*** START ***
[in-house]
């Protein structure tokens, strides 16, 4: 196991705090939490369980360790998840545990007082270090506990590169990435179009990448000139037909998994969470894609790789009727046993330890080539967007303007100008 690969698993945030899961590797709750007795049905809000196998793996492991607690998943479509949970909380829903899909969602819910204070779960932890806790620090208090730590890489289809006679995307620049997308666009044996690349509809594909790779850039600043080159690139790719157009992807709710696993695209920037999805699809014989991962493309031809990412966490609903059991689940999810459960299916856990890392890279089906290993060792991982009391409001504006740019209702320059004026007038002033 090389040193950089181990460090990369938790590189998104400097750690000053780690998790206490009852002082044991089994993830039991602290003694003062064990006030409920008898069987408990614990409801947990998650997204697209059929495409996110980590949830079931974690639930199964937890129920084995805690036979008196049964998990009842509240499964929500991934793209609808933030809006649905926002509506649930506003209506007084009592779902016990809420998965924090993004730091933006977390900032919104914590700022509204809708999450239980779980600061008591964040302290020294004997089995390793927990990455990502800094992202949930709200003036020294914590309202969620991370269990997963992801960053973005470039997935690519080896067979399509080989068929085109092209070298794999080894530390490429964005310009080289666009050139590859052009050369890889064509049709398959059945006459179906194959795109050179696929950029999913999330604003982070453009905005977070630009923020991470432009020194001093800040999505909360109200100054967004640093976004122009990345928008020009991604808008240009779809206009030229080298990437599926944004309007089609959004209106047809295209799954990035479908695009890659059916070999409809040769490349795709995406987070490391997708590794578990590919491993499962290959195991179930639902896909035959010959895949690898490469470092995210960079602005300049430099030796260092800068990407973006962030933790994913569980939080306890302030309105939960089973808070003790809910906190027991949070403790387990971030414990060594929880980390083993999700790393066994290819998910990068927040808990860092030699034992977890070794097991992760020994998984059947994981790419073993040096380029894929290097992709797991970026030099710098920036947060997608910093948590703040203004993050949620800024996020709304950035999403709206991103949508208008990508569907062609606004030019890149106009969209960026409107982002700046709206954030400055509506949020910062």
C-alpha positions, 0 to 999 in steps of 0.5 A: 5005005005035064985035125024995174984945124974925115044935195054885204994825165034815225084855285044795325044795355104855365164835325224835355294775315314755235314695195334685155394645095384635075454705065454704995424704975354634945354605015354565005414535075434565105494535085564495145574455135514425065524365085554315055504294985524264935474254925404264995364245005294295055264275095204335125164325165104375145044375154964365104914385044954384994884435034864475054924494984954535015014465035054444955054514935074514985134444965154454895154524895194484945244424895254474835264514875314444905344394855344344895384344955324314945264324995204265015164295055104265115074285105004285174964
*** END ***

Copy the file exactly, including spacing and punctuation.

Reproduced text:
[in-house]
């Protein structure tokens, strides 16, 4: 196991705090939490369980360790998840545990007082270090506990590169990435179009990448000139037909998994969470894609790789009727046993330890080539967007303007100008 690969698993945030899961590797709750007795049905809000196998793996492991607690998943479509949970909380829903899909969602819910204070779960932890806790620090208090730590890489289809006679995307620049997308666009044996690349509809594909790779850039600043080159690139790719157009992807709710696993695209920037999805699809014989991962493309031809990412966490609903059991689940999810459960299916856990890392890279089906290993060792991982009391409001504006740019209702320059004026007038002033 090389040193950089181990460090990369938790590189998104400097750690000053780690998790206490009852002082044991089994993830039991602290003694003062064990006030409920008898069987408990614990409801947990998650997204697209059929495409996110980590949830079931974690639930199964937890129920084995805690036979008196049964998990009842509240499964929500991934793209609808933030809006649905926002509506649930506003209506007084009592779902016990809420998965924090993004730091933006977390900032919104914590700022509204809708999450239980779980600061008591964040302290020294004997089995390793927990990455990502800094992202949930709200003036020294914590309202969620991370269990997963992801960053973005470039997935690519080896067979399509080989068929085109092209070298794999080894530390490429964005310009080289666009050139590859052009050369890889064509049709398959059945006459179906194959795109050179696929950029999913999330604003982070453009905005977070630009923020991470432009020194001093800040999505909360109200100054967004640093976004122009990345928008020009991604808008240009779809206009030229080298990437599926944004309007089609959004209106047809295209799954990035479908695009890659059916070999409809040769490349795709995406987070490391997708590794578990590919491993499962290959195991179930639902896909035959010959895949690898490469470092995210960079602005300049430099030796260092800068990407973006962030933790994913569980939080306890302030309105939960089973808070003790809910906190027991949070403790387990971030414990060594929880980390083993999700790393066994290819998910990068927040808990860092030699034992977890070794097991992760020994998984059947994981790419073993040096380029894929290097992709797991970026030099710098920036947060997608910093948590703040203004993050949620800024996020709304950035999403709206991103949508208008990508569907062609606004030019890149106009969209960026409107982002700046709206954030400055509506949020910062």
C-alpha positions, 0 to 999 in steps of 0.5 A: 5005005005035064985035125024995174984945124974925115044935195054885204994825165034815225084855285044795325044795355104855365164835325224835355294775315314755235314695195334685155394645095384635075454705065454704995424704975354634945354605015354565005414535075434565105494535085564495145574455135514425065524365085554315055504294985524264935474254925404264995364245005294295055264275095204335125164325165104375145044375154964365104914385044954384994884435034864475054924494984954535015014465035054444955054514935074514985134444965154454895154524895194484945244424895254474835264514875314444905344394855344344895384344955324314945264324995204265015164295055104265115074285105004285174964